Are you inadvertently snow-balling bad behavior in your Mountain Cur? Evaluate your Dog Training Style from our Free Tool and learn how best to deal with your dog.
Mountain Cur Calorie Calculator
Do you know how many calories your Mountain Cur needs every day and how many cups of food you should be giving it every day? Click here to use our Mountain Cur Calorie Calculator.
A General Description of the Breed
The Mountain Cur is stocky, rugged, muscular, wide and powerful with a short but heavy coat and a soft fine undercoat. Coat colors include yellow, brindle, black, brindle & black, often with white points. This Cur has a strong, wide head, with folded-over, tightly controlled ears set high. The eyes are usually dark brown and expressive, the muzzle heavy. The chest is deep, the body is long, the back and forelegs straight. The back legs have slightly bent hocks. The feet are oval, muscled and feline-like. Dew-claws on hind feet should be removed. About 50% of all Mountain Curs are born with bob-tails.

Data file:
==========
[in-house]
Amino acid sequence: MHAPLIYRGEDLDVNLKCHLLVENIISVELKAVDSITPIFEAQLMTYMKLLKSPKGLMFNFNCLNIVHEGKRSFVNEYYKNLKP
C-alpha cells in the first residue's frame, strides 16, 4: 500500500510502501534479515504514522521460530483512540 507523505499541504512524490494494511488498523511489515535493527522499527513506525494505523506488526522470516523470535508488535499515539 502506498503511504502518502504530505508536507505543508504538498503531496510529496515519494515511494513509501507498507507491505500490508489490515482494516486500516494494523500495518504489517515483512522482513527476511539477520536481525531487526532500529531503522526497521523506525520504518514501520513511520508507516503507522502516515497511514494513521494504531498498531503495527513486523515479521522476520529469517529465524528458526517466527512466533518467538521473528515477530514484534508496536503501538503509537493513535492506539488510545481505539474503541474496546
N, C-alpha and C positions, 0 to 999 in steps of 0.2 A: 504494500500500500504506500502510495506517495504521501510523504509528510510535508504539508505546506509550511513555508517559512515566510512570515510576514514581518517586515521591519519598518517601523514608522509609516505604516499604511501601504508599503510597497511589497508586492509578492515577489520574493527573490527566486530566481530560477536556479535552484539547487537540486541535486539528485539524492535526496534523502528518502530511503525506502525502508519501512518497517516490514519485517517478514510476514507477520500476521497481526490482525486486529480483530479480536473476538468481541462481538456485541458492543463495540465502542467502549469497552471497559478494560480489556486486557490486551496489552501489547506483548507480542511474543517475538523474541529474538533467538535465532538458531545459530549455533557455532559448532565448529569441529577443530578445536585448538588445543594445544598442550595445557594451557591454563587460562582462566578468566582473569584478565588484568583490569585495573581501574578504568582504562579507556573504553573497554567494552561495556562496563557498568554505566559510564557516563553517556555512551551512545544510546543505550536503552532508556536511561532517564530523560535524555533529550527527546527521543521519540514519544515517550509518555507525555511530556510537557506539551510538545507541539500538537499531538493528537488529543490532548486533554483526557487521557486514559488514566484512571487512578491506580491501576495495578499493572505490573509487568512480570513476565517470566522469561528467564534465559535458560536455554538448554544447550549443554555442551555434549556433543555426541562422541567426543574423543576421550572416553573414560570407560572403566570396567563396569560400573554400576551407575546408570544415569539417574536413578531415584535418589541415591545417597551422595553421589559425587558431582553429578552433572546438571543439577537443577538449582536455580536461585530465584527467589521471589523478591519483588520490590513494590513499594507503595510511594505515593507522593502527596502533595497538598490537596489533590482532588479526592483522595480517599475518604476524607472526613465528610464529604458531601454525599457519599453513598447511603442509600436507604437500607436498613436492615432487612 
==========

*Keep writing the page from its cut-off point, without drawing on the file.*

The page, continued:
Height: Mountain Cur are 18-26 inches (46-66 cm.)
Weight: 30-60 pounds (16-29 kg.)
Temperament of the Breed
The Mountain Cur is a fierce, tough, agile, alert, decisive and dauntless dog. This breed is definitely not shy, vicious, submissive or easygoing. Usually silent on the trail, they make consistent guard dogs. It retains a high degree of ancestral instincts such as running a track with the head in the air.
Trailing ability varies with strains, but they have enough nose to follow game and many exhibit amazing treeing instincts. This hunting dog will catch a mad bull head-on in the nose and will hold his ground even against a bear when threatened.